What inspires you each season?
Inspiration can come from many different areas of life, from architecture and sculpture to a scribble that I found in a sketchbook from years ago. Sometimes a fabrication or even a specific heel shape will influence the silhouette of a shoe.
Talk us through your design process.
Designing a shoe is usually quite a natural progression. I tend to design the upper part of the shoes first, then decide which heel and platform structures they work best on. This also allows me to add in new heels and new constructions later on in the design process as I see the collection coming together. Then all of my shoes are produced in two artisanal factories in Italy.
As you say, your shoes are handmade in Italy. how did you go about selecting the factories that you would use?
Finding the right factory was one of the hardest things for me, and one of my biggest achievements. I went to a lot of different fairs in Italy and it was all about trial and error and finding the right factory that could work with me. I really wanted someone who would see innovation as exciting, and not too much of a challenge.
What do you think of how digital advancements are affecting fashion – from 3Dprinting and beyond?
I always try to push the boundaries and experiment with new techniques and technologies where possible. I’ve recently bought a 3D printer for the office, which I am loving. It’s great to see a prototype that I have just designed arrive on my desk two hours after creating it! I of course still sketch too, but always on my tablet. Beya Bespoke is also something we have just launched on our new website. It’s an innovative customisation project that I worked on with a London-based technology company – Platforme – that provides full 3D digital customisation, enabling customers to create their own bespoke shoes.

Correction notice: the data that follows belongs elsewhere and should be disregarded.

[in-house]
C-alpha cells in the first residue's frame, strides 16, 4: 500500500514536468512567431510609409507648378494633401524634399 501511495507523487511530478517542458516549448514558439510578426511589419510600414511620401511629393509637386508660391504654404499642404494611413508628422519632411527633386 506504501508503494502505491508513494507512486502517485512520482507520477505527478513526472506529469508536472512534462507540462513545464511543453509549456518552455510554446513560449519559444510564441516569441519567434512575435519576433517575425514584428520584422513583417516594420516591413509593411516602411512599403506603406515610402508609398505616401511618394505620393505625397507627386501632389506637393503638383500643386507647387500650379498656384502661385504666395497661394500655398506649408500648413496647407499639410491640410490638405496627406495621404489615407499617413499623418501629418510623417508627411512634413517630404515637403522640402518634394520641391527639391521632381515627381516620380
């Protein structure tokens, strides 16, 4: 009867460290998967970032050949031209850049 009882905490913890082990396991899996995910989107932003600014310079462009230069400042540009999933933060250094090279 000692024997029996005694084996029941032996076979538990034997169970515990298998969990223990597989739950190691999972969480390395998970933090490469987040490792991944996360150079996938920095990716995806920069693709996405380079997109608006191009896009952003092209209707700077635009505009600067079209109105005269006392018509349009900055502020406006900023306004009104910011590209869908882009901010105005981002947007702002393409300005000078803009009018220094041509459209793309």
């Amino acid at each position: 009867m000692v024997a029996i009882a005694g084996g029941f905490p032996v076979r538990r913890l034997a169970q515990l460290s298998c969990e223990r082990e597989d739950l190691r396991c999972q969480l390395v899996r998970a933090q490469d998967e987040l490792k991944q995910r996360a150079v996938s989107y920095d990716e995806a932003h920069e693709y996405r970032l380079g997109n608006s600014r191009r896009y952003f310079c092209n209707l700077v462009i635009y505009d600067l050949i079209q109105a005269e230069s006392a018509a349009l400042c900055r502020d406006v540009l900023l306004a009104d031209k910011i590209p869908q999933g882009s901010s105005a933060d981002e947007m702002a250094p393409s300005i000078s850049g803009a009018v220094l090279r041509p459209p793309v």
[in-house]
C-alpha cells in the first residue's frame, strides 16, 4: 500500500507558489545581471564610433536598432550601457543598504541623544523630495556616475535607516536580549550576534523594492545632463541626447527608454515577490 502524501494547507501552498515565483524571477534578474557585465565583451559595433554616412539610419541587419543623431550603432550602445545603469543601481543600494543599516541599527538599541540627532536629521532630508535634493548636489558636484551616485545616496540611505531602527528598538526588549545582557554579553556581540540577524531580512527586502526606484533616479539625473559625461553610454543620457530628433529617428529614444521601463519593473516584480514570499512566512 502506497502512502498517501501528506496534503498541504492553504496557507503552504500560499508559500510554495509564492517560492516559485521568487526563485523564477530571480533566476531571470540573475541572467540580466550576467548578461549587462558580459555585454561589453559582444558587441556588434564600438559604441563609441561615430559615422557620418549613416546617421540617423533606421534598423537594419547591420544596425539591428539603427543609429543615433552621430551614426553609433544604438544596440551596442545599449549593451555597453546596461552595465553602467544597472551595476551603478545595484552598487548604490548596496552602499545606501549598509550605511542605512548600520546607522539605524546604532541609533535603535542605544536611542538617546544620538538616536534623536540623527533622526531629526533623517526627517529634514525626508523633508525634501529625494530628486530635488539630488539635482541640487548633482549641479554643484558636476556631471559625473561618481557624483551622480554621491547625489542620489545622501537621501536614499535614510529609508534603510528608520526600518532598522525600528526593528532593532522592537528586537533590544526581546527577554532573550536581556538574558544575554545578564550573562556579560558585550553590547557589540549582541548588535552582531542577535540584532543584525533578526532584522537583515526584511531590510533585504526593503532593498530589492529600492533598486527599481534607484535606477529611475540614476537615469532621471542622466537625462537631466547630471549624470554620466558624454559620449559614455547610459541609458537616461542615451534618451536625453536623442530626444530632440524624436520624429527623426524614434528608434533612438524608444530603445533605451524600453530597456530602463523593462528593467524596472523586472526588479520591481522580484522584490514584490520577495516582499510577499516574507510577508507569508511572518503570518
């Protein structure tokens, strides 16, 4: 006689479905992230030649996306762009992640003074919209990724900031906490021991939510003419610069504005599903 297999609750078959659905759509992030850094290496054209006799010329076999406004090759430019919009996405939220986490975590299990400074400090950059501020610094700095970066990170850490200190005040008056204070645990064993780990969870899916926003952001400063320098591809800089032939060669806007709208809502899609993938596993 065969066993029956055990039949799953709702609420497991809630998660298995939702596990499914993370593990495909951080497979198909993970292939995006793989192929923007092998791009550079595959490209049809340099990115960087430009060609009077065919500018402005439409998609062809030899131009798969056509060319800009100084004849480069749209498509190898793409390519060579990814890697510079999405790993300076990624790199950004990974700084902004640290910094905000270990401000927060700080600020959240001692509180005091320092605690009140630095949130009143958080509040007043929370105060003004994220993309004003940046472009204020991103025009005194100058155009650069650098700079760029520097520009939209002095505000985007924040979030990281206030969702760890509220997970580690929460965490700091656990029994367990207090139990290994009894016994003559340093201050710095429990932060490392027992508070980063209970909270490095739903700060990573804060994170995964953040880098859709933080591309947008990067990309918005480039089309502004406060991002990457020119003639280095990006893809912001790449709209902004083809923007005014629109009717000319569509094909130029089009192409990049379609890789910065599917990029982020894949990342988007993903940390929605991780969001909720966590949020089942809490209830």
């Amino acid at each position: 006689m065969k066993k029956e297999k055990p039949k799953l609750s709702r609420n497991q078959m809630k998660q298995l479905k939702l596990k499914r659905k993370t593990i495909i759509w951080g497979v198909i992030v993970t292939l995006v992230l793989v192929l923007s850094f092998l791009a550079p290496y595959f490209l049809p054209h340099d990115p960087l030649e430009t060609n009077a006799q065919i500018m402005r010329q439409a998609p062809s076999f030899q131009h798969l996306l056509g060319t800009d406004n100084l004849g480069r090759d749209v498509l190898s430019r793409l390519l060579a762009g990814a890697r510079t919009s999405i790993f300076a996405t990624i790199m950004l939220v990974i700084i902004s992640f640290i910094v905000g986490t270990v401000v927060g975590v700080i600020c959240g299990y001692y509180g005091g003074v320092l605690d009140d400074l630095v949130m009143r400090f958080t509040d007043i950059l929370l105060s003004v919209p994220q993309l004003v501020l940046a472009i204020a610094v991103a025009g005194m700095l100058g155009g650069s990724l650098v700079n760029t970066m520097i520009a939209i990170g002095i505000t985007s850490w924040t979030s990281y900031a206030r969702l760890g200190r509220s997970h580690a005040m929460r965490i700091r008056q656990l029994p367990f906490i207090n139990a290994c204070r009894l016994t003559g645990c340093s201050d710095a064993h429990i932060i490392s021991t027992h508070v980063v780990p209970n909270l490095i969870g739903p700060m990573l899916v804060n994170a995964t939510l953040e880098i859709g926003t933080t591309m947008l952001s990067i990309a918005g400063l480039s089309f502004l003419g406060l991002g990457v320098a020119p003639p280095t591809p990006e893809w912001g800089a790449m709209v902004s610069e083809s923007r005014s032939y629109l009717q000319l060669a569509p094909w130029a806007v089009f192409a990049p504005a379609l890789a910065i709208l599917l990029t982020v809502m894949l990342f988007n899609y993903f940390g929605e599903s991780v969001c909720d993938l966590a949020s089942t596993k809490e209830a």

Do you spend any time on the shop floor, seeing what customers want and how they’re reacting to styles? Does this inform your designs?
It’s so important to know what my customers want and how they react to new styles; at the end of the day they really are the most important part of the brand. I try and meet customers and speak to the sales teams in every city I visit.
What shoe style have you designed that you’re most proud of?
I couldn’t possibly choose. It would be like asking someone who their favourite child is!
You’ve worked with several big names in fashion – Erdem, Roksanda, Fendi and more. What has been your most memorable catwalk collaboration?
That is a tough question, but I would probably say Rodarte. The things we did together were quite extraordinary. I have always loved doing collaborations, quite often it allows me to design outside of my own box.
LVMH came on board with the brand in 2013. How much has changed in terms of your day-to-day activity since then?
Partnering up with LVMH has been transformative. They are a brilliant support network and it has opened up opportunities on a global scale. You get to learn the best practices from other brands and I have been lucky enough to work with the most creative and innovative people.
What’s next for Nicholas Kirkwood?
I have a lot of exciting things coming up, but at the moment I am currently working on a really exciting collaboration with an Italian accessories brand (that isn’t shoes!) for September this year … so watch this space!